“Universities have this lofty language in their mission statements about creating and disseminating knowledge for the public good,” says Dave Chokshi, a medical student at the University of Pennsylvania in Philadelphia and a member of UAEM. “If they want that to mean anything, they have to take up these types of issues and show it's not just lip-service.”
But technology-transfer officers at universities say that it's not always easy to do the right thing. Some argue that the socially responsible technology-transfer movement doesn't understand the pressures involved in marketing university inventions to potential investors.
In a deal announced this June, for instance, Yale licensed a new AIDS drug, Ed4T, to a Japanese company called Oncolys BioPharma. Ed4T is chemically very similar to d4T. But UAEM has criticized the deal, alleging that the licence doesn't do enough to secure access to the drug for the poor. The students claim that Yale seems to have reversed the course it set with the 2001 d4T agreement.
The Clinton Foundation HIV/AIDS Initiative, based in New York, has also questioned Yale about the terms of the Ed4T licence. In a response to the foundation on 26 October, Yale president, Richard Levin, outlined steps that the university has taken to promote access to Ed4T. For instance, the university does not plan to enforce its patents on the drug in some low-income countries, such as India. And it will not grant licences for companies that want to sell the drug in these nations, adds John Soderstrom, managing director of Yale's office of cooperative research.
Soderstrom says that Yale would have liked to do more, but that its hands were tied in this instance, adding that Ed4T was “a very difficult case”. “We marketed this for years before anyone showed any interest in it,” Soderstrom says. In fact, he argues, Yale is lucky if it can get one company interested in an invention — and that limits the university's ability to negotiate terms that ensure broad access to drugs.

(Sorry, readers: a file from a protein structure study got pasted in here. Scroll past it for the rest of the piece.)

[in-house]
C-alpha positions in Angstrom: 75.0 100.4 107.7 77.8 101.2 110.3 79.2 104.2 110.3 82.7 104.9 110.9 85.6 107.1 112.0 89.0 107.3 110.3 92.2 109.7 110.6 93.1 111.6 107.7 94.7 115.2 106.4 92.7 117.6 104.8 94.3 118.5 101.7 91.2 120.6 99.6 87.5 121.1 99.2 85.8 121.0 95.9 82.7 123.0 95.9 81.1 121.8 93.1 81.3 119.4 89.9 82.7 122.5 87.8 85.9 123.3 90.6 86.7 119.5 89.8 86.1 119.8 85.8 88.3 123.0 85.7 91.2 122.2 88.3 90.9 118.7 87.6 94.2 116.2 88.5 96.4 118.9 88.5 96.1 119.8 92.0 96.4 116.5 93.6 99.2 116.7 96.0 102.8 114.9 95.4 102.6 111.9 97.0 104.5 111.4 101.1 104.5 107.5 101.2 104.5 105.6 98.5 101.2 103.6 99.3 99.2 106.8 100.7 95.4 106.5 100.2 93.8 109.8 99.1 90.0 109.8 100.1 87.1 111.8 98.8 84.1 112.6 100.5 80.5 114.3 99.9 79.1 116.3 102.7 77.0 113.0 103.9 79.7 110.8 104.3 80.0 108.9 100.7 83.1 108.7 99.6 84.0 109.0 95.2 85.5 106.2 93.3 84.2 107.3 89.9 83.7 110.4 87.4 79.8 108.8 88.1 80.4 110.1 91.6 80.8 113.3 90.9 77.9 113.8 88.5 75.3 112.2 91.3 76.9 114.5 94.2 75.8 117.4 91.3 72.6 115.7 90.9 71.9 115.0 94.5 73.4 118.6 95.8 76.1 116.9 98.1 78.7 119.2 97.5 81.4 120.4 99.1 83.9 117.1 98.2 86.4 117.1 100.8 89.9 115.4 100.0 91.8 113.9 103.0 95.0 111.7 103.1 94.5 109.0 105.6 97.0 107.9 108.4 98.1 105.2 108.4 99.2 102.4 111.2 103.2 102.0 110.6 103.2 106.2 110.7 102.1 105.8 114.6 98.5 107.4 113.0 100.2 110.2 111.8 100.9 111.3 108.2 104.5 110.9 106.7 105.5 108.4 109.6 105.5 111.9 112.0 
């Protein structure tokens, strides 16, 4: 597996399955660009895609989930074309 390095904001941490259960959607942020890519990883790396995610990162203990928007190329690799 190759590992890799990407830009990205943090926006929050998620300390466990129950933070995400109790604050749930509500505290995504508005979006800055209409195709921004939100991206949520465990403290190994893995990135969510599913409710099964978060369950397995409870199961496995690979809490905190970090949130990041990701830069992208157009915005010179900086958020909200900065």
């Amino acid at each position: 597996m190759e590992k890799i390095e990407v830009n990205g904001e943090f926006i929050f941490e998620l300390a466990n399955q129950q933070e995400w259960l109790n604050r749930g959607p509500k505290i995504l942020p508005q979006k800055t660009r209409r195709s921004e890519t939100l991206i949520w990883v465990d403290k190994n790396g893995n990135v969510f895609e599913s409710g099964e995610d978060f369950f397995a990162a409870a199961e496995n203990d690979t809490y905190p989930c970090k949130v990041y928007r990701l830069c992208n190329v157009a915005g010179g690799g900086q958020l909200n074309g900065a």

“We were very excited because the company was willing to make a commitment to develop the technology and bring it to the marketplace, but we clearly weren't able to get every single term and condition into the licence agreement that we would have liked,” Soderstrom says.
This is why Carol Mimura, head of Berkeley's socially responsible licensing programme, says the third plank of the Philadelphia Consensus Statement is so important. Universities must be open both to new types of arrangements, and to new ways of measuring success in partnership ventures, she says. Simply looking at the current metrics of deals done and dollars earned doesn't capture the full spectrum of benefits that universities reap from socially responsible technology transfer.
“If you measure success in terms of social impact or awareness and you count things such as gifts, research collaborations, global impact and boost to your reputation, it changes your orientation,” Mimura says. “If you measure success only by the amount of royalties and fees you bring in, then your licensing practices will reflect that.”
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Nature Medicine (2007)